In a question-and-answer segment, nuclear energy featured prominently. Zananavičius pointed out that despite plans to build new nuclear capacity in the Baltics following the closure of Lithuania’s Ignalina plant in 2009, a referendum had foreclosed that possibility. Zananavičius surmised this may have been for the better; although such a plant would have produced a great amount of energy for Lithuania, it would also have made interconnection with Europe and the entire synchronization project unnecessary. Zananavičius also discussed the future of small modular reactors (SMRs) in the region, noting that Lithuania is well-placed to develop them courtesy of its excellent water sources, nuclear expertise, seasoned regulators, and experience dealing with waste. He mentioned that this is purely theoretical at this point, however.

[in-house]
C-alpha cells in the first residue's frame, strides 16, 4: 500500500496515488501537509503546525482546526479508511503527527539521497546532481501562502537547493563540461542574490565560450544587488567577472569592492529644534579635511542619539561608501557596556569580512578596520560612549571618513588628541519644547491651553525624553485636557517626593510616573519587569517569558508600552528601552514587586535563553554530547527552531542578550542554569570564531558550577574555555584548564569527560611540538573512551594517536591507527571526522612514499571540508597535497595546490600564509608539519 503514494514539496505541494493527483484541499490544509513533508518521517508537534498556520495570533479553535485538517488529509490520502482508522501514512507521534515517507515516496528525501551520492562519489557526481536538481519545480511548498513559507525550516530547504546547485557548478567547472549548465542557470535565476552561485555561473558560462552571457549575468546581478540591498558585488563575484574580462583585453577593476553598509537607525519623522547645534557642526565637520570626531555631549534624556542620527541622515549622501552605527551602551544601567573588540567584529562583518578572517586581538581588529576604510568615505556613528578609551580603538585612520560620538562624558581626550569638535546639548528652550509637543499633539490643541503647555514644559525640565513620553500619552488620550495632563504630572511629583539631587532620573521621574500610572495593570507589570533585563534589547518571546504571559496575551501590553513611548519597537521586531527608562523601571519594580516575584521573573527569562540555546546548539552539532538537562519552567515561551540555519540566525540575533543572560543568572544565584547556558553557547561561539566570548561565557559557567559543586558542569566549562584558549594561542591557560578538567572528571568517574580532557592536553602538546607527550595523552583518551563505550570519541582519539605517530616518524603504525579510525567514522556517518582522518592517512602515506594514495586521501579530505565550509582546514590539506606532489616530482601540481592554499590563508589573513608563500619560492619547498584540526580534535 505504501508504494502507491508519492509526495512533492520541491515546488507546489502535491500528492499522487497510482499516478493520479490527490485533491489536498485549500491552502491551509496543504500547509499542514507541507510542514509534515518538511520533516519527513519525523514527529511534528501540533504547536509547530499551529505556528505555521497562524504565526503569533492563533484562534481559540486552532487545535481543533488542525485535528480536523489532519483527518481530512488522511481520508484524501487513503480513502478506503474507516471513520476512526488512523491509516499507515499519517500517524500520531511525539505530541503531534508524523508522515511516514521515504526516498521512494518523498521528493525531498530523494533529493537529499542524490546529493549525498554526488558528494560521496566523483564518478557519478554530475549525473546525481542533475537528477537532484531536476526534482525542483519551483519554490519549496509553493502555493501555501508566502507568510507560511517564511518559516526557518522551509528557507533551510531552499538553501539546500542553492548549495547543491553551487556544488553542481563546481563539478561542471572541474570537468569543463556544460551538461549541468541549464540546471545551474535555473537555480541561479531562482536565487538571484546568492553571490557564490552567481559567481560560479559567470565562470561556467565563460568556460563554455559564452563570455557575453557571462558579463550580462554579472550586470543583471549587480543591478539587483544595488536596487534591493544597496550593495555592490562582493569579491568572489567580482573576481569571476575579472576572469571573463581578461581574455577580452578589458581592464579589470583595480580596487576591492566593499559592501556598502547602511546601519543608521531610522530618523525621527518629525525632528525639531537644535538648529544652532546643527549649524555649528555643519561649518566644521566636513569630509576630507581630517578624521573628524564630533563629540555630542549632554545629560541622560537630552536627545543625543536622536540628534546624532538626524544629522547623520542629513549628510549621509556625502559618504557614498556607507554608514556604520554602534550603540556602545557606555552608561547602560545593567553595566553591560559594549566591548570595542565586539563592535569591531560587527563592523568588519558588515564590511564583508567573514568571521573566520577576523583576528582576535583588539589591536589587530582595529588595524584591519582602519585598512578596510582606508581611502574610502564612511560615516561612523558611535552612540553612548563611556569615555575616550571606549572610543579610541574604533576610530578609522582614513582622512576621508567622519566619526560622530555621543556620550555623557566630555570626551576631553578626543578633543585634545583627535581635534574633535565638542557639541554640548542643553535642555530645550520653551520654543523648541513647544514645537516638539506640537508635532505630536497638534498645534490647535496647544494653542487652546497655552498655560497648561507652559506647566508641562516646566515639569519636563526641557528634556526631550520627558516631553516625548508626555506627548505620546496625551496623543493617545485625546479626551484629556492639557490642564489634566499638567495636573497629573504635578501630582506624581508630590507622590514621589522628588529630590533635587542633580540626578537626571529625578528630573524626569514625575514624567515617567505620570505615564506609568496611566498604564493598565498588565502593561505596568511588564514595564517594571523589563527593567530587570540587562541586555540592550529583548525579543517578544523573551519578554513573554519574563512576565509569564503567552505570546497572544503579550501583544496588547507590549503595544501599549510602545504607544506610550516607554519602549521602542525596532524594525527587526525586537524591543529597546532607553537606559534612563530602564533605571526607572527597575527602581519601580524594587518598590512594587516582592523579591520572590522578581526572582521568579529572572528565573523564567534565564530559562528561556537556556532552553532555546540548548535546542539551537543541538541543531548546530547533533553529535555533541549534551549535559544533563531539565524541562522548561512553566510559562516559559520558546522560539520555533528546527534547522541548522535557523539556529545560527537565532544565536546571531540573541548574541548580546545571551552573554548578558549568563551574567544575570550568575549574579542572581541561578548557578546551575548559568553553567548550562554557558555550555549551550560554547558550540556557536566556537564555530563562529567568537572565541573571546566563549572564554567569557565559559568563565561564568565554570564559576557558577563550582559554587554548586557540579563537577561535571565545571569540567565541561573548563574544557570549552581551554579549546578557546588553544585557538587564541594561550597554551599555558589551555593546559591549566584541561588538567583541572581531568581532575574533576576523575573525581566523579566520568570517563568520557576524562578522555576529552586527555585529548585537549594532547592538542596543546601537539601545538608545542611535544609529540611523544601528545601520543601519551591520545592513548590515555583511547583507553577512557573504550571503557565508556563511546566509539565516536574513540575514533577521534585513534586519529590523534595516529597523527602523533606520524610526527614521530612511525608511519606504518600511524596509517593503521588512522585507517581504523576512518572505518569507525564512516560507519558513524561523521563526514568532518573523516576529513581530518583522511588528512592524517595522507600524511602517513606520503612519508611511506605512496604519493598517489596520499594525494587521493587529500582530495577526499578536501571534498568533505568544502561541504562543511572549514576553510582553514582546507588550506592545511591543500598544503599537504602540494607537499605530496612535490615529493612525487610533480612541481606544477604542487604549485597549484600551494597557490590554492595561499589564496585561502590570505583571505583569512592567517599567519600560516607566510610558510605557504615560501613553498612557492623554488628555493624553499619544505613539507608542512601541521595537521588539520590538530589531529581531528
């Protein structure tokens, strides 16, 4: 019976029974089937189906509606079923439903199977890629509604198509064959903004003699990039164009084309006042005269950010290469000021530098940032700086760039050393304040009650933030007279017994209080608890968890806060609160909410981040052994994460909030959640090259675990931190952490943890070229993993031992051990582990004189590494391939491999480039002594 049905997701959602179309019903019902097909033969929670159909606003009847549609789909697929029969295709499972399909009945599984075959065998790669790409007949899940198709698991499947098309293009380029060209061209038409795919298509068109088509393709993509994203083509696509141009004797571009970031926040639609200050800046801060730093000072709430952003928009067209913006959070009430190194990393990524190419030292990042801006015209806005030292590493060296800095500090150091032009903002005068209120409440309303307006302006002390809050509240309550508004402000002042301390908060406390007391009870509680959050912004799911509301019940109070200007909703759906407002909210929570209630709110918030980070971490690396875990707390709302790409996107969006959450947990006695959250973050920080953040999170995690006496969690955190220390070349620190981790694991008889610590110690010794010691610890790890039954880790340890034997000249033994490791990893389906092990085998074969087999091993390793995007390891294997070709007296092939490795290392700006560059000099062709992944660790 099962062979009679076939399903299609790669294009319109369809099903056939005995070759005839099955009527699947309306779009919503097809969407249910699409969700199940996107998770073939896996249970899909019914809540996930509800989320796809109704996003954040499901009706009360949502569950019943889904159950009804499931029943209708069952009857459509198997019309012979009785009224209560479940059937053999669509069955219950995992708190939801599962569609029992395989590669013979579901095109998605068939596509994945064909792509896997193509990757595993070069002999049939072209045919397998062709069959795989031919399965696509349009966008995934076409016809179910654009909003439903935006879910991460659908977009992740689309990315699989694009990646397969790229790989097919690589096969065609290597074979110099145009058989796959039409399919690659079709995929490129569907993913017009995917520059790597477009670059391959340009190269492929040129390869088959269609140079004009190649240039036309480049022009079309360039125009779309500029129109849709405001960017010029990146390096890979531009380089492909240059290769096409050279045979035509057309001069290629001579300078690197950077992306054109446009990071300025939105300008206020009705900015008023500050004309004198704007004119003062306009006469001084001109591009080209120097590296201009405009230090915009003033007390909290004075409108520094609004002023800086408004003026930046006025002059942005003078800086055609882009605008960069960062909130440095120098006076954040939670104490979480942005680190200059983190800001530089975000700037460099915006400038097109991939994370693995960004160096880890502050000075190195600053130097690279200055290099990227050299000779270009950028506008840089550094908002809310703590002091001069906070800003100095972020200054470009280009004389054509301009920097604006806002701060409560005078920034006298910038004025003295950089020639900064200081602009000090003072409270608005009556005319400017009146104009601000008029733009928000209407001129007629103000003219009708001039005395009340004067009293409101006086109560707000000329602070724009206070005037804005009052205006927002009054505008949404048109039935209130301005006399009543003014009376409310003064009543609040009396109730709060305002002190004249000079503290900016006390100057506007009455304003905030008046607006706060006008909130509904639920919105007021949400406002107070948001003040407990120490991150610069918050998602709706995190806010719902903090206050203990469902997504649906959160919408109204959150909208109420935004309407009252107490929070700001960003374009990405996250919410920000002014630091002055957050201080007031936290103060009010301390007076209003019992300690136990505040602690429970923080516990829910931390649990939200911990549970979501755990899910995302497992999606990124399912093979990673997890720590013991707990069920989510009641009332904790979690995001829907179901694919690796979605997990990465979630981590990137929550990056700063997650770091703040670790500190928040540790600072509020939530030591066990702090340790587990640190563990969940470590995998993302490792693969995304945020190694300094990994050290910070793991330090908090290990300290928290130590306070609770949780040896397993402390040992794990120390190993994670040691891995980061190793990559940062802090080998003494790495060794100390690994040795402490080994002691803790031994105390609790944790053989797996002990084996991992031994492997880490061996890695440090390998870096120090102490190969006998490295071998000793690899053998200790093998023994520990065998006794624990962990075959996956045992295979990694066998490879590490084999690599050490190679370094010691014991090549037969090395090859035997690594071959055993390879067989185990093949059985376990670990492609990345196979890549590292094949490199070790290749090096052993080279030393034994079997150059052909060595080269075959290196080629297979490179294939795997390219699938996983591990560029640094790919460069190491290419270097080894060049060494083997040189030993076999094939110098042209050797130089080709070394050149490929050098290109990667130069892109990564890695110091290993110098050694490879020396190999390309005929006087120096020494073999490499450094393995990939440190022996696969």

Zananavičius ended by commending Lithuania’s strong partnership with the United States, whom he lauded as a guarantor of Lithuanian national and energy security and as a model and partner for climate adaptation of critical infrastructure. Zananavičius also celebrated the two countries’ collaboration on cybersecurity, a vital concern in the Baltic states The energy transition poses a challenge to Lithuania’s cybersecurity as distributed generation gains greater importance. To that end, Lithuania hopes to employ technologies solely from trusted partners. In closing, Zananavičius reiterated the connection between energy and national security, saying, “It’s much better to invest in a sustainable future than to reap short-term benefits.”